“How much for a shake man?” That question apparently gets whispered in an Indiana cafeteria during lunch. According to a school official, school lunches have gotten so bland, students are sneaking seasonings like salt, pepper and sugar into school – and even selling them on a lunchroom black market.
The revelation comes as state and local school officials testify before Congress on the federal government’s nutrition standards for school meals. The current program, which was originally launched in 2010, has to be reauthorized this year, and Congress is determining if changes should be made.
According to the Indy Star, students selling salt was brought up by John Payne, president of Indiana’s Blackford County School Board of Trustees and a director of the Indiana School Board Association saying, “This ‘contraband’ economy is just one example of many that reinforce the call for flexibility.”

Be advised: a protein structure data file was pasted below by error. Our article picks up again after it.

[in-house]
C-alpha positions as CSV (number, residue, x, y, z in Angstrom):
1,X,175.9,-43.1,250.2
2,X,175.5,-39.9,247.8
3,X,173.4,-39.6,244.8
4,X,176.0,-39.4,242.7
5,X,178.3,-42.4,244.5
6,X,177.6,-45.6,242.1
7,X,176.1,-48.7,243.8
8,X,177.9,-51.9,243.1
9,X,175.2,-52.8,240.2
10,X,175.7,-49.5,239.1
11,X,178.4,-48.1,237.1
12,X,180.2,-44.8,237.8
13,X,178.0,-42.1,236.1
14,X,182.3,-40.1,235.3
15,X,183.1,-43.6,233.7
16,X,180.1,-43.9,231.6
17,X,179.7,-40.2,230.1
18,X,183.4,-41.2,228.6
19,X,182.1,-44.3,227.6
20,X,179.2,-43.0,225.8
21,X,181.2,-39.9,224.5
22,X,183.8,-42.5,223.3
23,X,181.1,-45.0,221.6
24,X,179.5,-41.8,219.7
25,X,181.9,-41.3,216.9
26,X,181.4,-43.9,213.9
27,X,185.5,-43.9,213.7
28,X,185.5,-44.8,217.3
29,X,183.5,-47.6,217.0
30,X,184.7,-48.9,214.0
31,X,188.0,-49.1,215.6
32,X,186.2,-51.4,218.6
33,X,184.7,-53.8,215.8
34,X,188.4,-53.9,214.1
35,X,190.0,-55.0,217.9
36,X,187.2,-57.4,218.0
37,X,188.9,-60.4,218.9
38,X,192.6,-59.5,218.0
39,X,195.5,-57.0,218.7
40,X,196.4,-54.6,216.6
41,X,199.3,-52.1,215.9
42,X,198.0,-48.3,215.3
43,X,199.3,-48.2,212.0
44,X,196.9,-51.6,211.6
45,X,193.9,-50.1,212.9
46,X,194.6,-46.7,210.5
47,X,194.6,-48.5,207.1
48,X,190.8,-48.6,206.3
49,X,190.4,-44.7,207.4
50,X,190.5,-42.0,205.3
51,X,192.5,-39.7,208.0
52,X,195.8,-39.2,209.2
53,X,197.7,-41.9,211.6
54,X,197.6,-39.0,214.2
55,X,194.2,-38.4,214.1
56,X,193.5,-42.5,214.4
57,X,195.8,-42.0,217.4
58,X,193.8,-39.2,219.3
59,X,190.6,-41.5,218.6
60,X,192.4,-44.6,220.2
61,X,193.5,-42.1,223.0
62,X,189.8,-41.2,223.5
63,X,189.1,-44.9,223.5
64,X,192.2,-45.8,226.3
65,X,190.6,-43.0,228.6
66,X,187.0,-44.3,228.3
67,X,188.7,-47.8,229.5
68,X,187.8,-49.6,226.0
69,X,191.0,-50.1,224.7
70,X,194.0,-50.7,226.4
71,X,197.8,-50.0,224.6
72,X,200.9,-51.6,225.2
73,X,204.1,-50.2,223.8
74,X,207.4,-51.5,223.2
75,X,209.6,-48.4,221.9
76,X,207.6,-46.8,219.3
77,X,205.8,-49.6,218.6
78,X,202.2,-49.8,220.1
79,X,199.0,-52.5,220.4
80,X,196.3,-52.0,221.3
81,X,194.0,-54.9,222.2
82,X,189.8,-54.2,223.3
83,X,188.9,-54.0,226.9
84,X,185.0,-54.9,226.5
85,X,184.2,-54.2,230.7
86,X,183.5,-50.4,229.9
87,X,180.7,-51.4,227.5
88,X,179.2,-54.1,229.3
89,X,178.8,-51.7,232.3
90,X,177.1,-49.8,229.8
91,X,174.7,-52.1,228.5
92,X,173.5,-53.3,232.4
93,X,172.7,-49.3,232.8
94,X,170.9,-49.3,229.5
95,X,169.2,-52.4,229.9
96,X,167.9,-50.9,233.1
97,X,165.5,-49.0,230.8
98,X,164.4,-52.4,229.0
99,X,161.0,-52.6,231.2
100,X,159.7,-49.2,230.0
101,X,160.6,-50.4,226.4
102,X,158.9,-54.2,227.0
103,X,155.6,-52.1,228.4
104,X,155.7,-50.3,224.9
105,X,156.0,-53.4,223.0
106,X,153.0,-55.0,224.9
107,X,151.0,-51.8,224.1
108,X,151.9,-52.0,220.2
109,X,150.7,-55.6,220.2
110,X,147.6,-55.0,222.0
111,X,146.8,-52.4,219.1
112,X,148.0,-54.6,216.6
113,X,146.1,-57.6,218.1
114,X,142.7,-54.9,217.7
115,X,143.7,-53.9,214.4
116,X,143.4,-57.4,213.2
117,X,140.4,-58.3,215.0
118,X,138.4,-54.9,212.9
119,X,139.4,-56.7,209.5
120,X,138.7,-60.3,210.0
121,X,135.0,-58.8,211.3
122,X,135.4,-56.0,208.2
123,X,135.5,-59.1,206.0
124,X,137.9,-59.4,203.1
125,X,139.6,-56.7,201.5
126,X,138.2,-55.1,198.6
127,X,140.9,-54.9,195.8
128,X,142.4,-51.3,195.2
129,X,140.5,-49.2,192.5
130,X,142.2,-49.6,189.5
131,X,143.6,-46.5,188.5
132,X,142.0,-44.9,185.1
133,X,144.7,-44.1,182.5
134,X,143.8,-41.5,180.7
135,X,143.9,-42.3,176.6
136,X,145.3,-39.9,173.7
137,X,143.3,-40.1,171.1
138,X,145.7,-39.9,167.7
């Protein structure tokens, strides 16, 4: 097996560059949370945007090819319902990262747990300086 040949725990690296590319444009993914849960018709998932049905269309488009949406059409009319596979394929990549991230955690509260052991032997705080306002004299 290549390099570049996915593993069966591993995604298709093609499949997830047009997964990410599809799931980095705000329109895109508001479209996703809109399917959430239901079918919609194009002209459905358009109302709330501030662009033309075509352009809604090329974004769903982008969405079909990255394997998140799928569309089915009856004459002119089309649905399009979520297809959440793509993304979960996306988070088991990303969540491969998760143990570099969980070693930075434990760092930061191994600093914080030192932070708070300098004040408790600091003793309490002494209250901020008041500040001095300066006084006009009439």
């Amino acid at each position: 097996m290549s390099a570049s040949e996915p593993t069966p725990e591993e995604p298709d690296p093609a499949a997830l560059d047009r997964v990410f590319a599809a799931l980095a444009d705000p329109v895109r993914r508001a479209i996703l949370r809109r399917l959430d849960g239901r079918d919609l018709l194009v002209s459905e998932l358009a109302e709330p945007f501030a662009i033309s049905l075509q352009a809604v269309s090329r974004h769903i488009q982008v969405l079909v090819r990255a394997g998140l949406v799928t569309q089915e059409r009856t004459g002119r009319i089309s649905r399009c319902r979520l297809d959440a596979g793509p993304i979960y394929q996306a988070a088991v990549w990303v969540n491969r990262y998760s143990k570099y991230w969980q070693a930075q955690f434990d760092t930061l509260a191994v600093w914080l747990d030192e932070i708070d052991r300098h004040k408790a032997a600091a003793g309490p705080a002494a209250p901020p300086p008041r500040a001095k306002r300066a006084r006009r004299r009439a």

Annie Baddoo, principal of Blackford High School, confirmed Payne’s story, telling Fusion that students were reacting to new lower sodium school lunch standards by selling salt to classmates in the cafeteria for “a dollar a shake.” According to Baddoo, she has since put an end to the practice.
Of course, this is America, so politics may be at play. President Obama’s administration mandated the current nutritional standards, creating a natural divide along party lines. For those interested in undermining the president’s agenda, tales of kids selling salt is a hell of a hook for a media looking for clickable headlines. So though I’m not questioning the veracity of Payne’s statements, somehow I’m guessing this black market hasn’t gotten so out of hand that parents are resorting to marking lines on their shakers to make sure not a drop of sodium has gone missing.